What Students Didn’t Know About Virtual Registration


The Schedule Explorer on the Pace Portal is where students can find all the course offerings for the following semester.

Sofia Torio, Contributing Writer

As the beginning of the spring 2021 registration period comes to a close, many Pace students are left feeling overwhelmed with the registration process and express concern for their ability to enroll in certain courses due to lack of resources and university assistance.

With the option of remote learning still in place, the registration process has been changed from previous years. Students are now required to schedule virtual appointments with their academic advisors as opposed to in-person meetings to discuss course enrollment and other questions and/or concerns that the student may have in regards to their schedules, courses and credits.

With limited appointment availability and the inability to receive answers about what direction to go in, many students have had to register without consulting with their advisors. This led to uncertainty in their course enrollment decisions and challenges watching their courses close. 

“This semester has been a little different with the difficulty for finding a time to be able to meet with [my advisor] to finalize a schedule,” senior Business Informations Systems major, Haley Sellar says, “I reached out to my advisor but as of now, some of the classes I need aren’t available so it’s been a little stressful making sure I can complete all my courses so that I can graduate on time.”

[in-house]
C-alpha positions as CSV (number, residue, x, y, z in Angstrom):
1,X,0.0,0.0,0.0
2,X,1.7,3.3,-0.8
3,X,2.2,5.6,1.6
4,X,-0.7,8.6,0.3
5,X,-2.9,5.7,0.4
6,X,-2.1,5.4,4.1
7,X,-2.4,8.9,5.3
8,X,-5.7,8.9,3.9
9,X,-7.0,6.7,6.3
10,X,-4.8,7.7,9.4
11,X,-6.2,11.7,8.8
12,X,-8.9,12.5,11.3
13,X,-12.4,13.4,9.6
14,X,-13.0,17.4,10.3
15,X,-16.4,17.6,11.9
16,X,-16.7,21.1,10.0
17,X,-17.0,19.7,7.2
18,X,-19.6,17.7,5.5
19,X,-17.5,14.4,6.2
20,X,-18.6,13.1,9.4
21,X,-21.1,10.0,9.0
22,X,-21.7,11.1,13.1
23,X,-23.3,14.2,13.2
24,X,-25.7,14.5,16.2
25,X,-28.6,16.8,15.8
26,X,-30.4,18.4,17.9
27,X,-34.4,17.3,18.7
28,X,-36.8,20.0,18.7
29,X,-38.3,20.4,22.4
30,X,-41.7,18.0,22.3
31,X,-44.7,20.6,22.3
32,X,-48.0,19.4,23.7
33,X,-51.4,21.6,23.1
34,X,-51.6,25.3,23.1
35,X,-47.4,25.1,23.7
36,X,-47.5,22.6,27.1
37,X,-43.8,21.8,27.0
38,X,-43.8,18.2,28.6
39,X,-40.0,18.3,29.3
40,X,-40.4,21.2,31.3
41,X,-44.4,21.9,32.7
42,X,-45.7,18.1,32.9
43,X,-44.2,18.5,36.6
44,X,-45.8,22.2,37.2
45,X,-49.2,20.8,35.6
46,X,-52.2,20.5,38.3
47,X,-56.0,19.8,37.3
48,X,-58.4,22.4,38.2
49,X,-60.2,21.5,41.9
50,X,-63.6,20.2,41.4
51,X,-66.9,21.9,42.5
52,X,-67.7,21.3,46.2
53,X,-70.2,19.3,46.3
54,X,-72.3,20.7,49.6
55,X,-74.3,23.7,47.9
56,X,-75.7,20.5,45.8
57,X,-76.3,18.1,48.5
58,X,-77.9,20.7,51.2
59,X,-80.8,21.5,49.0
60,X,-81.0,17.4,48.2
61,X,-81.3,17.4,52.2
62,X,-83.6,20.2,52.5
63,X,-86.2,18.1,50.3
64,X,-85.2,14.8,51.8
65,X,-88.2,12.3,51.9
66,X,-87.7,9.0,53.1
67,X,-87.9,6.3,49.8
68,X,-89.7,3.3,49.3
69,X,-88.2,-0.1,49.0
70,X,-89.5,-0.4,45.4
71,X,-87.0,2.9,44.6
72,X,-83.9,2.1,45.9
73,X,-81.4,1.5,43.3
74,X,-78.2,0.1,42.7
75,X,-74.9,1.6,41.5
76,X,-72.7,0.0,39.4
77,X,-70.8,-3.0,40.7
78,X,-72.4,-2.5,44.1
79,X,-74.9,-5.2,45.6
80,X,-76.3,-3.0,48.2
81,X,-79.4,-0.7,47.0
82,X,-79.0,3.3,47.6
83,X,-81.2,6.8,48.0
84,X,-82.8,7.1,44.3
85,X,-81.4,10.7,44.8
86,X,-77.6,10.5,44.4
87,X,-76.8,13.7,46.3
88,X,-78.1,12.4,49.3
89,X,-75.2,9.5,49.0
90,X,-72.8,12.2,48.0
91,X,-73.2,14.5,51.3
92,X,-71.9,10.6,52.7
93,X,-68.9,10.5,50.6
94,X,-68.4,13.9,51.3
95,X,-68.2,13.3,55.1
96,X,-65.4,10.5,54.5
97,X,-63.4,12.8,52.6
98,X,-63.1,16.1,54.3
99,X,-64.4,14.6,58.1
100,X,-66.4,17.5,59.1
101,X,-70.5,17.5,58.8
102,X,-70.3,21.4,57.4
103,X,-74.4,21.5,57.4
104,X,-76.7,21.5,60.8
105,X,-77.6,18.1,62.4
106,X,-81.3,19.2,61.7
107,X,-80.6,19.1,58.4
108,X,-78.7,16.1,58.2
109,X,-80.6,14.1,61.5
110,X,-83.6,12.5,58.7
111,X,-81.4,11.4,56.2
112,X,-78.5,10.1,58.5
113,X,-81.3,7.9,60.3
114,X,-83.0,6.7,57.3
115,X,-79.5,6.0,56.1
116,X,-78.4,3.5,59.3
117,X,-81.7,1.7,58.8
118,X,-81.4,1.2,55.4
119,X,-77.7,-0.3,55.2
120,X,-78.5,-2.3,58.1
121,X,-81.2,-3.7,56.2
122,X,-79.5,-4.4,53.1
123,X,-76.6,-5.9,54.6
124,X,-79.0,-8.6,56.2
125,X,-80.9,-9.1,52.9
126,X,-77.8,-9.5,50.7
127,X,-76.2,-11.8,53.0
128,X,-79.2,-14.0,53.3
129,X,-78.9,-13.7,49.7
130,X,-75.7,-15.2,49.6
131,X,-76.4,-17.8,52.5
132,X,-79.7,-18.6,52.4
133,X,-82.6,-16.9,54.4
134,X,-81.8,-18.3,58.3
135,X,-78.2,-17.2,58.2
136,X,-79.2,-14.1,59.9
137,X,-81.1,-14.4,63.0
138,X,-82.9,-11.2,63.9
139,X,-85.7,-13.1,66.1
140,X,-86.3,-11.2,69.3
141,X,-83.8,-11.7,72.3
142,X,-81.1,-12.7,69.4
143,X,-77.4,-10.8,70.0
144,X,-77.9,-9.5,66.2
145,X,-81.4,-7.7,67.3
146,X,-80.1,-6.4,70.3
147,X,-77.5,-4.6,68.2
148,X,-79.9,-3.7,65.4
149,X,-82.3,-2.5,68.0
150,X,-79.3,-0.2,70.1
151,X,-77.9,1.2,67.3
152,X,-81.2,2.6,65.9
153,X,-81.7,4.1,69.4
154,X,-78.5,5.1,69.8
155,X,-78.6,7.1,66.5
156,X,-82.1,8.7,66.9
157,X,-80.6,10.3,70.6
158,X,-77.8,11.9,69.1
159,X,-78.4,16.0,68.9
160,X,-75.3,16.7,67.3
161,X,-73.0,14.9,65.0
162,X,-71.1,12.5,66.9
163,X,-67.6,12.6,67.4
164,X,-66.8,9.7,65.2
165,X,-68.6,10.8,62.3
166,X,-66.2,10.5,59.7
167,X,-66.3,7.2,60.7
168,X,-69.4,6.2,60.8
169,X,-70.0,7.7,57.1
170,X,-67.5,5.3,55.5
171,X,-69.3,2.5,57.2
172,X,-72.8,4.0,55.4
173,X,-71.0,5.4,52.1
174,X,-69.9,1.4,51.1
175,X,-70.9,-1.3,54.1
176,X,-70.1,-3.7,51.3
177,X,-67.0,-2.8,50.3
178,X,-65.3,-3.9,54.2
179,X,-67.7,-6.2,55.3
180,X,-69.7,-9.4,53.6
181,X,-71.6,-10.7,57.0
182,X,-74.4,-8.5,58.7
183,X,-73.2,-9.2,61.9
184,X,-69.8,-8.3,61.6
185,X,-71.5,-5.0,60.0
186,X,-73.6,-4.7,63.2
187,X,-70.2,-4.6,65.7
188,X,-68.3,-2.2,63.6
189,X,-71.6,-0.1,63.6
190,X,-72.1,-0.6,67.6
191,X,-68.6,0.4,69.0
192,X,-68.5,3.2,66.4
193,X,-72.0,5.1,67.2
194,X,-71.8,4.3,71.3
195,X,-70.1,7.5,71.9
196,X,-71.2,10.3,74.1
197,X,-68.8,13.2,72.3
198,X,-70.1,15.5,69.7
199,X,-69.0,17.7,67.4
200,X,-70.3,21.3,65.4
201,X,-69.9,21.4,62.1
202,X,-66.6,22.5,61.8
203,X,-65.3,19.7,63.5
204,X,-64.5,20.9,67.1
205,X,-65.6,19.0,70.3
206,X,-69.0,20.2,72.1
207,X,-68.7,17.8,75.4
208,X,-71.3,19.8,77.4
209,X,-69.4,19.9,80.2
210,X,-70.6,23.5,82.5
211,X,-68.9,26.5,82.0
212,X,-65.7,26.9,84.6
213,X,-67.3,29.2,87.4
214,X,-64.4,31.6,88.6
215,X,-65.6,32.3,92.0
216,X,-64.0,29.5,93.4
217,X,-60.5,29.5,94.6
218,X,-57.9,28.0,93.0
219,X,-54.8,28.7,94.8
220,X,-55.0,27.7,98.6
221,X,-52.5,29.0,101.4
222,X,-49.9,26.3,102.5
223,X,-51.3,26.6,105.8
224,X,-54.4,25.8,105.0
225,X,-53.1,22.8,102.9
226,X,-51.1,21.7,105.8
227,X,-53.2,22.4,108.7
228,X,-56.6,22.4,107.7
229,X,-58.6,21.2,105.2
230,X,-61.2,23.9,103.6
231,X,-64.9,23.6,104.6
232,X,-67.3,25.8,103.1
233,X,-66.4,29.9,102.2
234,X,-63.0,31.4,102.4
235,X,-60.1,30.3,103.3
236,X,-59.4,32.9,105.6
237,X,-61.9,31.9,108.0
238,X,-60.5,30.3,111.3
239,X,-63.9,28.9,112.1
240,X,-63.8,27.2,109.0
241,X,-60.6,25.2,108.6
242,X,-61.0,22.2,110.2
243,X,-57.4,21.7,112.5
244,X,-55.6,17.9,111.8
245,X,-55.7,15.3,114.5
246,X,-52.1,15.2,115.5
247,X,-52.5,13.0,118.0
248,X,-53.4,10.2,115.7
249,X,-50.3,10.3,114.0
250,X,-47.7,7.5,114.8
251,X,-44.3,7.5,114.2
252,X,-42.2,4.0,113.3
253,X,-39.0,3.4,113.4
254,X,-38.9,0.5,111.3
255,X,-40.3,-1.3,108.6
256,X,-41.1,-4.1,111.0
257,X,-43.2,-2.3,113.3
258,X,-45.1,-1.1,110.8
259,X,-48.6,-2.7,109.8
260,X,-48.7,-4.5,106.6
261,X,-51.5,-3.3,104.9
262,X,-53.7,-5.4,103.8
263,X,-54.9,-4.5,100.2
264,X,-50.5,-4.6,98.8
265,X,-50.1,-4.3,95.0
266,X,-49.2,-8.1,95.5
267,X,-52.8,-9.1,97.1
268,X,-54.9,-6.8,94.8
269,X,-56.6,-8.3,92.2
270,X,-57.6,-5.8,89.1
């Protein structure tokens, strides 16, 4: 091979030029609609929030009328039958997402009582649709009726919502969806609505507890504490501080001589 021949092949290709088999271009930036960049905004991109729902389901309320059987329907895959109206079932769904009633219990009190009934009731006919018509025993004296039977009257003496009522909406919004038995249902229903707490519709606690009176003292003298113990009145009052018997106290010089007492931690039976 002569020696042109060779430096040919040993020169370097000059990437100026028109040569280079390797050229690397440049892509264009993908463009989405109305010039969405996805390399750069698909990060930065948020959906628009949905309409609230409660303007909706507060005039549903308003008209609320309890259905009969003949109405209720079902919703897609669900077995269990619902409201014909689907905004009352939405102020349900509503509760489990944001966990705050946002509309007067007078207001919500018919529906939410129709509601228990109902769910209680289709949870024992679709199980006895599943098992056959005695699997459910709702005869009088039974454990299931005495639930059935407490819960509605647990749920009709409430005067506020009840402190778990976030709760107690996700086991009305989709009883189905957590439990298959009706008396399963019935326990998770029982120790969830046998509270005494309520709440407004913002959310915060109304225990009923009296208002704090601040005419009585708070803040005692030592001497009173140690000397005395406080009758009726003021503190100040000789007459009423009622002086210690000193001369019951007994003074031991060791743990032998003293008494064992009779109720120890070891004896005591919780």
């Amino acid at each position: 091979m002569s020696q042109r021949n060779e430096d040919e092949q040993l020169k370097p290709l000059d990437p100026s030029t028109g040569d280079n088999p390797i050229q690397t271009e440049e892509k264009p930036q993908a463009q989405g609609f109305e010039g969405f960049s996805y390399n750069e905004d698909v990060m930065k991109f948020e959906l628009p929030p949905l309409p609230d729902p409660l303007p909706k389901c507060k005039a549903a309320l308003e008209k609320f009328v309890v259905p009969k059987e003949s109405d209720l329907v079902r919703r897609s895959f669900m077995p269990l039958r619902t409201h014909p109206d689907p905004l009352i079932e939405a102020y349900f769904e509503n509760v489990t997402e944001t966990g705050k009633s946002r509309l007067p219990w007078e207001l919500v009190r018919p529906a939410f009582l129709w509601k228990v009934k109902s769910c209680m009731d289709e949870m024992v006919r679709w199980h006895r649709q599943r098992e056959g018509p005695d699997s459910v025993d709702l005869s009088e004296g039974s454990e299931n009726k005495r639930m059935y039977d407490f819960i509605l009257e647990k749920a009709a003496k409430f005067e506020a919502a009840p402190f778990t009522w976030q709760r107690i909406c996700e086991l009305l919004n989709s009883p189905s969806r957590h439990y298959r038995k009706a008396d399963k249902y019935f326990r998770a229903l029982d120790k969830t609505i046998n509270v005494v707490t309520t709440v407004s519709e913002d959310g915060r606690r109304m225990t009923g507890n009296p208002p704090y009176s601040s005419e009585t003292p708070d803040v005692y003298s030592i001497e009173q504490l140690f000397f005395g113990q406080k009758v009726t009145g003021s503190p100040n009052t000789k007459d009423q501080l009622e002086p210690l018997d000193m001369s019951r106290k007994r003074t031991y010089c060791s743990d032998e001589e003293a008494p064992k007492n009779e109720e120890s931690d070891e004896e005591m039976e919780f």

Other students have expressed more concerns with financial holds on their student accounts restricting them from registering for classes. Students have complained that the University did not inform them of the holds on their accounts and were forced to find out on their own. 

The Financial Aid Office and Office of Student Assistance (OSA) are two offices that students should contact when dealing with financial holds, but with an influx of calls as registration approaches, receiving answers simply takes too long. Stephan Lutz, a senior Communications major located on the NYC campus, says that he waited on hold with OSA for almost three hours just to be told that OSA could not lift the hold.

Moreover, Pace is utilizing a registrar’s office for registration purposes and transfer credits.

“I did not pay my fall 2020 bill because Pace has not verified my WTC or TAP scholarship money that was already approved by HESC,” says Lutz, “I thought the hold was temporary and would be taken off by registration but then I was not allowed to register, I had to call OSA to try and get the hold lifted and waited three hours and I still have to wait to hear back.” 

According to Mark Stephens, the University Director of Financial Aid, a number of students have switched from on-campus housing to commuting this Fall semester; a switch that has a potential effect on the student’s cost of attendance and financial aid. 

“We are required by Federal Department of Education regulations to update the cost of attendance for students with housing changes and reduce/cancel aid the students no longer qualify for,” Stephens continued. “Reduction in cost of attendance usually reduces the students’ aid eligibility; including federal and Pace grants, student loans, parent loans, and federal work-study.”

Stephens advises that all students with holds on their accounts should contact the Student Accounts Department to establish a payment plan so that students are not left paying off a large balance or restricted from registration in the future. 

Despite students finding ways to successfully beat holds and being cleared to register for their desired classes, the virtual registration process has left some students unable to enroll for certain classes and has raised concern in other students regarding a possible lack of resources during such a limited time.